A flip through any edition of Accidents in North American Mountaineering reveals page upon page of incident reports that are both story and lesson, equal parts engrossing and instructive. They are a complex anthology of the climbing community’s mishaps. The annual journal, in print since 1948, acts as a reference for each year’s noteworthy accidents. A young climber falls 30 feet in Rocky Mountain National Park and dies; an adequate belay anchor might have saved his life. An experienced, unroped man is swept down steep terrain by an avalanche; his excitement may have outweighed his awareness of the objective dangers. From their experiences, we learn and, hopefully, gain a more comprehensive understanding of our limits as climbers.
For the last four decades, one man has worked as the editor of Accidents, compiling reports and writing unbiased, detailed analyses for the betterment of the community at large. “Forty years, a nice even number,” John “Jed” Williamson reflected about his retirement from the journal in his interview with Alpinist.
Throughout his time as editor, Williamson worked solely as a volunteer, donating an estimated 5,000 man-hours. But what’s special about Williamson’s work with Accidents is more than the tidy numbers. “I try to find the truth of the matter,” a soft-spoken Williamson said.
Before his start with the publication in 1974, Williamson was already an enthusiastic member of the growing North American climbing community. In the summer of 1960, he joined Bill Putnam in the Northern Selkirks for his first-ever expedition. “We did about as much bushwacking as we did climbing,” Williamson said of the trip in a 2008 interview with the American Alpine Club’s Gary Landeck.
Two years later, while attending graduate school in Alaska, Williamson was a member of a team that climbed Denali via a new route after Brad Washburn told him, “You boys climb this route here, it’s called the East Buttress, and it has not been climbed.” Williamson was drafted into the US Army shortly after his return from the ascent.
Over the next five decades, Williamson snuck in expeditions while establishing himself as an active and respected voice in the outdoor community. He worked with NOLS, the Student Conservation Association, the Association for Experiential Education and a host of other organizations, co-founding the Wilderness Risk Managers Steering Committee and serving as the president of Vermont’s Sterling College. This year, to celebrate his 75th birthday, he climbed the Grand Teton.
Though Williamson is stepping down as editor after 40 years of service, he will remain as an advisor and is already planning a new undertaking. “I started a project awhile back looking at significant accidents over the course of the years,” Williamson told Alpinist. During the later few decades of his Accidents tenure, he made note of particularly important incidents, and hopes to compile them. “I’m thinking about making something like After the Fall: Hard Lessons in Mountaineering Come to Life.”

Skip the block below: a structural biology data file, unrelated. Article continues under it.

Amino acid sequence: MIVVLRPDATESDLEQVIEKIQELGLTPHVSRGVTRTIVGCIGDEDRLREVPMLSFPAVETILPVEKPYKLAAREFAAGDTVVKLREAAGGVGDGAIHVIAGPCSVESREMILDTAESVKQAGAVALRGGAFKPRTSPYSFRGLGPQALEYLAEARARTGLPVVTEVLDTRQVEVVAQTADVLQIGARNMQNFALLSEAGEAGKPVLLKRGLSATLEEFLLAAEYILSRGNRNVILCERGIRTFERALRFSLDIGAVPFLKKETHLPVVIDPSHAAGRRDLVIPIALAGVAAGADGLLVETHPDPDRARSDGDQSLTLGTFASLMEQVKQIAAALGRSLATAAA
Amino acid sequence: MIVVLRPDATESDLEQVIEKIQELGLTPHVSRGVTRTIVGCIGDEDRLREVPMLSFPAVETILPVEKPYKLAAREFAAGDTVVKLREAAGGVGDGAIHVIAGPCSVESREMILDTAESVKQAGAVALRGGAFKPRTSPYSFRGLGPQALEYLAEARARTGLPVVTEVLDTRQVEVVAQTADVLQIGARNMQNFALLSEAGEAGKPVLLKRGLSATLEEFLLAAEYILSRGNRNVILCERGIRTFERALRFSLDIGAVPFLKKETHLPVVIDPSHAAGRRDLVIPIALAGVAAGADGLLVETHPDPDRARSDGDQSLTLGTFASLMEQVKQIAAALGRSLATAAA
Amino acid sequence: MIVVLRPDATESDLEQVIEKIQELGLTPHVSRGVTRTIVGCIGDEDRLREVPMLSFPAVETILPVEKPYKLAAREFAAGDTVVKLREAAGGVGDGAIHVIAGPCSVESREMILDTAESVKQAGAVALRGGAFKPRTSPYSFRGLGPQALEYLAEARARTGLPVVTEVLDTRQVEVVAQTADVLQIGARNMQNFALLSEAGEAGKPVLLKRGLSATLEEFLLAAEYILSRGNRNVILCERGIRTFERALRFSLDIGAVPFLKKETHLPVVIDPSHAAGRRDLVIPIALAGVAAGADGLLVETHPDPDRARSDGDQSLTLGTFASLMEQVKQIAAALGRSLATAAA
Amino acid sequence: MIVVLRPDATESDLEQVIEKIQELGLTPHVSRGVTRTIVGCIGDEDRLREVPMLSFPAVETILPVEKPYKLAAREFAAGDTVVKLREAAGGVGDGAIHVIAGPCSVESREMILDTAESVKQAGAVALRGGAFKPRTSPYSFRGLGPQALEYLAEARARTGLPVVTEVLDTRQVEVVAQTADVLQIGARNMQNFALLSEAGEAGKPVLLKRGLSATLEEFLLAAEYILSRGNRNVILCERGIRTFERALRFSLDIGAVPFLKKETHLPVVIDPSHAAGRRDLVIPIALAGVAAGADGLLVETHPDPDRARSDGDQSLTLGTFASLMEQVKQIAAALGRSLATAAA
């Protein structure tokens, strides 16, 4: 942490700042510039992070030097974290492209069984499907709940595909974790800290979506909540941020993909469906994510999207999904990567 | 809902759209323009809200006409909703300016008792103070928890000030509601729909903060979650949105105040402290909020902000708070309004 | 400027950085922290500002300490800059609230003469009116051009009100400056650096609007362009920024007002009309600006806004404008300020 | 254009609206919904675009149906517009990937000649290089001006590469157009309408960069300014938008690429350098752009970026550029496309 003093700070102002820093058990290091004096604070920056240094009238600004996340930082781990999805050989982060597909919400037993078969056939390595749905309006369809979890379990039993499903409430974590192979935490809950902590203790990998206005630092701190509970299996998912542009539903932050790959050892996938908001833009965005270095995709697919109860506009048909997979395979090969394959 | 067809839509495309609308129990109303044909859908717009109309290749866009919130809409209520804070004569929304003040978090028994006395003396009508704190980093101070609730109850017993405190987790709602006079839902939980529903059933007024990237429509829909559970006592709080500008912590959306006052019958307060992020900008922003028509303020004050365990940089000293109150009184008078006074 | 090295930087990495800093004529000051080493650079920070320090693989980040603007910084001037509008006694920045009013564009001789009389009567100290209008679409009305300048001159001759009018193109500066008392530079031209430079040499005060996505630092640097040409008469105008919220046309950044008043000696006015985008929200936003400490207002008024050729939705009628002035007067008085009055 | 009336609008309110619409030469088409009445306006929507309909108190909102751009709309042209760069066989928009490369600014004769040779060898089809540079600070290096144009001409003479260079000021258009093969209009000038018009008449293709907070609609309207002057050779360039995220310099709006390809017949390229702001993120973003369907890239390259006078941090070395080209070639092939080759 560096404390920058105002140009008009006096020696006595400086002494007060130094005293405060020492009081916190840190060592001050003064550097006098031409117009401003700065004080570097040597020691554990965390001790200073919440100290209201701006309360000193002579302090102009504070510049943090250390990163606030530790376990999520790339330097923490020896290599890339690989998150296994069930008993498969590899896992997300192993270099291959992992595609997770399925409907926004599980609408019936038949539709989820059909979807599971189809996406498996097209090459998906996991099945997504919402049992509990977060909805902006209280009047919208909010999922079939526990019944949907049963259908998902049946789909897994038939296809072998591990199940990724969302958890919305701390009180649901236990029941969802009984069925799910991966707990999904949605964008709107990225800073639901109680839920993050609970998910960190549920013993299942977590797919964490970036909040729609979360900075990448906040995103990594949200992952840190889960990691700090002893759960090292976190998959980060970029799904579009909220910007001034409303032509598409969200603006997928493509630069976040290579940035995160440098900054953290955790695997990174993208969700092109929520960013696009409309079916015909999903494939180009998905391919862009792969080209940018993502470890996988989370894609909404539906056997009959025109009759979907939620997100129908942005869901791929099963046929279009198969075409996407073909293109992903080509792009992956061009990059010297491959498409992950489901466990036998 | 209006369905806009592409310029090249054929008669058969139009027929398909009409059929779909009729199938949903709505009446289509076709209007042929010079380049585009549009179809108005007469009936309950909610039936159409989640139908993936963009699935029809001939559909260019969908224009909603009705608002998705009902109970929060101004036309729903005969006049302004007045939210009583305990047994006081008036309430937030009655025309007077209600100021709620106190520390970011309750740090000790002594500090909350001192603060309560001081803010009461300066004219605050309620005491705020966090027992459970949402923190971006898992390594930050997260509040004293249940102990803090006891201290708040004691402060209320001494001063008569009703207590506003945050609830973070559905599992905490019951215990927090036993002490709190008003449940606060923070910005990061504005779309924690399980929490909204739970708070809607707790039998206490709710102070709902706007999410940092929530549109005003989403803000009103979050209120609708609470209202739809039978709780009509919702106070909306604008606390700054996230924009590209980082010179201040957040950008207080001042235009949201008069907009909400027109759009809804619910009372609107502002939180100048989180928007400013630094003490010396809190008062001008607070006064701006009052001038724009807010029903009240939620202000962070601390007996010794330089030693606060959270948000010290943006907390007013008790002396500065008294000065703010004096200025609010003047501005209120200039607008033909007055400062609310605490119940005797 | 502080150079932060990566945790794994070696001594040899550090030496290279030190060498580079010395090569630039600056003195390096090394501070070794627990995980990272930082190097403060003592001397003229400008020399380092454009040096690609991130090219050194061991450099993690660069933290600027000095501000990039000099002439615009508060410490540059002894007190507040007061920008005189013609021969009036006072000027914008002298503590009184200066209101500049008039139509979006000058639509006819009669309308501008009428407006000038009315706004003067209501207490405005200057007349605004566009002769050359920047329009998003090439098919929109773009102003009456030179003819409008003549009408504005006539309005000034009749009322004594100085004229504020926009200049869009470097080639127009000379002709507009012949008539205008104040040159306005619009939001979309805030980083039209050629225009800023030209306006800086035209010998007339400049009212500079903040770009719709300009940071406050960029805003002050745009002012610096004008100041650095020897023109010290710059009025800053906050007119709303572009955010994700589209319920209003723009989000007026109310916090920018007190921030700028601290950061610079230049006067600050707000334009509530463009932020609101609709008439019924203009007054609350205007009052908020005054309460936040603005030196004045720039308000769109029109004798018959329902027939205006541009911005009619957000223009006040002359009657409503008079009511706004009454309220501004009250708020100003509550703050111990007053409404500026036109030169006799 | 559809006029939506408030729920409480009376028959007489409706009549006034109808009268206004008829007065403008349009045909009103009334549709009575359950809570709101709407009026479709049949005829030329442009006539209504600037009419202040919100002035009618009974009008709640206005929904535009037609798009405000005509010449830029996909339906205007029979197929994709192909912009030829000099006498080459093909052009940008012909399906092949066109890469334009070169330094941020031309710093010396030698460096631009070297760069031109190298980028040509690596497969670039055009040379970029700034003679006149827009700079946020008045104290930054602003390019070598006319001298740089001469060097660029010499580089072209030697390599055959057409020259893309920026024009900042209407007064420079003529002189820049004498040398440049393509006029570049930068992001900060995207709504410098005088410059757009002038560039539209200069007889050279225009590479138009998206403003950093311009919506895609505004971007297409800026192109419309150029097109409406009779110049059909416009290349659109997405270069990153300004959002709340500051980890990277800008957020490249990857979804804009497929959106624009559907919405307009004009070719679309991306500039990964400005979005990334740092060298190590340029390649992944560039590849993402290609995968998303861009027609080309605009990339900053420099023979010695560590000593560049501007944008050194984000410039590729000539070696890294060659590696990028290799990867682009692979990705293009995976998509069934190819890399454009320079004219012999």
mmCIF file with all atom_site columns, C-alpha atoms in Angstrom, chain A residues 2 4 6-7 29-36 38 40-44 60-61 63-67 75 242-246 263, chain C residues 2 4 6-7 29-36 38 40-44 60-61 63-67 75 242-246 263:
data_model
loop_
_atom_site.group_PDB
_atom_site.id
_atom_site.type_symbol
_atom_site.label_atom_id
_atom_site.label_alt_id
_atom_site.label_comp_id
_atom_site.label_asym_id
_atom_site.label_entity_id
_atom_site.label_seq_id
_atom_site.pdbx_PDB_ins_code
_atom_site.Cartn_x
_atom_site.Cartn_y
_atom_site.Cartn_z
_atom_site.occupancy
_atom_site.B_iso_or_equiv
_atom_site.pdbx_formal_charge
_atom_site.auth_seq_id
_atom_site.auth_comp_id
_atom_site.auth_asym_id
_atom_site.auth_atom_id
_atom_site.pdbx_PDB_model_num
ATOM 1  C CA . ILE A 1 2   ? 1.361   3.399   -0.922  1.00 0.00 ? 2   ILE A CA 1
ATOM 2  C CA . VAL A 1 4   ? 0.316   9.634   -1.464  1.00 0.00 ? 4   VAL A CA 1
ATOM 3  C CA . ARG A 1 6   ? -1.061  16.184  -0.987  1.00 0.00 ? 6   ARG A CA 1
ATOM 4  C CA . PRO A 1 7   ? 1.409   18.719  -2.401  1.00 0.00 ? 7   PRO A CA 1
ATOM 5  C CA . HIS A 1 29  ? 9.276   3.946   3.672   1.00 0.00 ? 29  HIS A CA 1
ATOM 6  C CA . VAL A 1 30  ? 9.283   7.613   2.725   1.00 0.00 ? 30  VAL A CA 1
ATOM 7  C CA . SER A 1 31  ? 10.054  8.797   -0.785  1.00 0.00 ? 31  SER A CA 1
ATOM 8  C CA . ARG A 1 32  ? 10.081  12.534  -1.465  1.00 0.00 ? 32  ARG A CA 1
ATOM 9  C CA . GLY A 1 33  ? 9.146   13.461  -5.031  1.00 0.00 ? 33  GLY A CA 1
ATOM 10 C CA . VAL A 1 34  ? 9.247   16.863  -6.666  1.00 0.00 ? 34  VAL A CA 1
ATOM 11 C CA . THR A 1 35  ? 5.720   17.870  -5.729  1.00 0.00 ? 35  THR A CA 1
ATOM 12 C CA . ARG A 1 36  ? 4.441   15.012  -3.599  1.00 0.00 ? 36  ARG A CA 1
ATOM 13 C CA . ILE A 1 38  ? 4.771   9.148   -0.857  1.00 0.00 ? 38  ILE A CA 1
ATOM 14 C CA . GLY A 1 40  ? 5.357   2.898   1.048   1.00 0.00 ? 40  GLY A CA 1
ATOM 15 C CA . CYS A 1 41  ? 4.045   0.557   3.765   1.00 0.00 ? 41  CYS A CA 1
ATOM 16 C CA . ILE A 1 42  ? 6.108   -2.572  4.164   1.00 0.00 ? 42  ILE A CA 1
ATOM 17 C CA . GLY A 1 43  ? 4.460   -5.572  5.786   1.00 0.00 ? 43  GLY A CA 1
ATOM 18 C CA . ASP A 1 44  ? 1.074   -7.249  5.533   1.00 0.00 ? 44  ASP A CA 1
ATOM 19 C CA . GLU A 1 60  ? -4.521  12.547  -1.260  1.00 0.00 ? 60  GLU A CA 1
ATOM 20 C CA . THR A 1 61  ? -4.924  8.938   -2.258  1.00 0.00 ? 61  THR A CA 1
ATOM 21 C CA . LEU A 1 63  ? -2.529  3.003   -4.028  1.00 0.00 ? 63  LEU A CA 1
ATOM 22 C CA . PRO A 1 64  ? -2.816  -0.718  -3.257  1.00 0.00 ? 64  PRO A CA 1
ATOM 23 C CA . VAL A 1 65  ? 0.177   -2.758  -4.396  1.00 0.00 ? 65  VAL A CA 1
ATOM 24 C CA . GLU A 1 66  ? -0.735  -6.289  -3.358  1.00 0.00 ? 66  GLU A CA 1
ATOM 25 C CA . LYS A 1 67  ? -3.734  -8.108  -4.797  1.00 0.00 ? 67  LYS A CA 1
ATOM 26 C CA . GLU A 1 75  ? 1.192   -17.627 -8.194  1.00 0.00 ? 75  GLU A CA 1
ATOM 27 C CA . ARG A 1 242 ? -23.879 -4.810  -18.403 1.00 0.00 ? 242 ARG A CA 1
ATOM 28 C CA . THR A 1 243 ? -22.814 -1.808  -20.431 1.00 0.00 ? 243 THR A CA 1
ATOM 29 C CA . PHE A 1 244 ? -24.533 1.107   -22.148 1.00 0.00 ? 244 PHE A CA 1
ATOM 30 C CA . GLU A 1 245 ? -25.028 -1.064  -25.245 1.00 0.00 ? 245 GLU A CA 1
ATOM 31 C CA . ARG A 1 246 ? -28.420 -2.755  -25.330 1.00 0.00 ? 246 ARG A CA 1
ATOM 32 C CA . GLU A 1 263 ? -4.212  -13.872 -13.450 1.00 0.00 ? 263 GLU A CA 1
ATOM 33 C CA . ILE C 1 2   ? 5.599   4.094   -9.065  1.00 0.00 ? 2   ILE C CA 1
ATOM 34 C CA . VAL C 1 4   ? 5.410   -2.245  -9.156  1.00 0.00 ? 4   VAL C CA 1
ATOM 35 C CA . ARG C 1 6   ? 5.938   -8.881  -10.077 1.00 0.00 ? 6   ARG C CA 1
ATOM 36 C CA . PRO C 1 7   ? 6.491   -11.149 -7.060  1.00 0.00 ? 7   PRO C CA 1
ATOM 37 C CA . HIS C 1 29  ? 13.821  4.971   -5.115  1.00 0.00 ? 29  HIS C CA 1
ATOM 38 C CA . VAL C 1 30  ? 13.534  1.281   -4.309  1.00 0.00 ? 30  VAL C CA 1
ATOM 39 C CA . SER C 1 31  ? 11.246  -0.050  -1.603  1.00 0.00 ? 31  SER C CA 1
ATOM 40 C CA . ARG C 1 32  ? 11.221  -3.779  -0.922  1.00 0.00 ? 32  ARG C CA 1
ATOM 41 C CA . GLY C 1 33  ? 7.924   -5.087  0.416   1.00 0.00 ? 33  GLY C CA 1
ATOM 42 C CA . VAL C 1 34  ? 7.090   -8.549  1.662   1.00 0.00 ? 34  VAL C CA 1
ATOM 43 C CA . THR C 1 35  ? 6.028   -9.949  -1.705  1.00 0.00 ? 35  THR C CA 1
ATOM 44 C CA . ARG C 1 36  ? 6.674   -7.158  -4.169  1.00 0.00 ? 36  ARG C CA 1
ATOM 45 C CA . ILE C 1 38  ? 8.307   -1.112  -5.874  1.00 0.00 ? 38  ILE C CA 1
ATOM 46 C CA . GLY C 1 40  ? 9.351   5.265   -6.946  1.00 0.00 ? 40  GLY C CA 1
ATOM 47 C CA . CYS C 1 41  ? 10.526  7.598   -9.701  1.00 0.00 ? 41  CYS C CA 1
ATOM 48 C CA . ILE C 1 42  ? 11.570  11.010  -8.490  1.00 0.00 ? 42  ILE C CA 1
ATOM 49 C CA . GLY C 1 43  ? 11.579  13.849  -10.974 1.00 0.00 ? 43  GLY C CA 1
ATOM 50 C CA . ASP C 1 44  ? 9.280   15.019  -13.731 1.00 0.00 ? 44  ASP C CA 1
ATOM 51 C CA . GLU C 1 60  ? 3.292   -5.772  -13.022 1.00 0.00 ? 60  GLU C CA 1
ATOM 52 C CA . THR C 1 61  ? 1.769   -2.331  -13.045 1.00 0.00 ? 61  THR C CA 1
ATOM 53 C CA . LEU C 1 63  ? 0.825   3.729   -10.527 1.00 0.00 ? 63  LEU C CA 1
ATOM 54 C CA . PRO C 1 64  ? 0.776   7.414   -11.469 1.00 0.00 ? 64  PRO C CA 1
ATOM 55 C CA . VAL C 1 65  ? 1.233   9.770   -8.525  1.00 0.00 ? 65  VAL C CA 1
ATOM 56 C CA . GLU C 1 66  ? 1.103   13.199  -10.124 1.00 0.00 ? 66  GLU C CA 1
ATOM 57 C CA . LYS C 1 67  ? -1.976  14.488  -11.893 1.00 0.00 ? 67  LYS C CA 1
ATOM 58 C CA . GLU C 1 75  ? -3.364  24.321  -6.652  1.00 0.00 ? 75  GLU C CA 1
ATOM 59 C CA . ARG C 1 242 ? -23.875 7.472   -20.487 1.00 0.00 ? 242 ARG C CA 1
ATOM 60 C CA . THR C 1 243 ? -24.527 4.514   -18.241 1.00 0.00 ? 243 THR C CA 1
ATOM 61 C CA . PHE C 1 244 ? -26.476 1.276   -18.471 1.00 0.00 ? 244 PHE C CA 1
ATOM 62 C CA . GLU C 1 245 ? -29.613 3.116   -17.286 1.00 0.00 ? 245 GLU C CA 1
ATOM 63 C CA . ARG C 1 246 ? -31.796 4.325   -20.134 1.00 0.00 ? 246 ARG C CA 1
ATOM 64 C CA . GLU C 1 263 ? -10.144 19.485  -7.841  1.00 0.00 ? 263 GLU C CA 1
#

Chatting with Williamson by phone as his last edition of Accidents debuted, he told Alpinist what lessons he has learned from the mistakes of others, what it means to be a climber and how to give back.
You started out as the volunteer editor of Accidents in North American Mountaineering 40 years ago, and you’ve been doing the work pro bono all this time. What motivated you?
Well, everybody needs to do some kind of service. I was asked by Bill Putnam and Ben Ferris. Ben was the first editor, who by coincidence I had been on my first expedition with back in 1960 to the Northern Selkirks. Back then [the book] was a slimmer volume and a little bit of an easier job. It was all [done by] typewriter. You ever use one of those? Then things got a little more complicated, but I was into it. I knew a lot of the land managers and had some ins, so I just kept doing it. I said to myself, This is a good thing to do.
They ask me how long it takes me to do it each year, and I estimate between 100 and 150 hours, depending on what’s going on, whether I have to go back and talk with people who are in the incidents. It’s a service project. I have kept a consistent path on the whole thing. I try to find the truth of the matter.
What trends do you see in the type of accidents occurring and the causes behind them?
I didn’t see equipment failure in the early days. The primary cause of accidents in my early days [as editor] was that people started taking leader falls. The rule when I first started climbing was that the leader doesn’t fall. And now, you’re not really pushing the edge unless you do fall.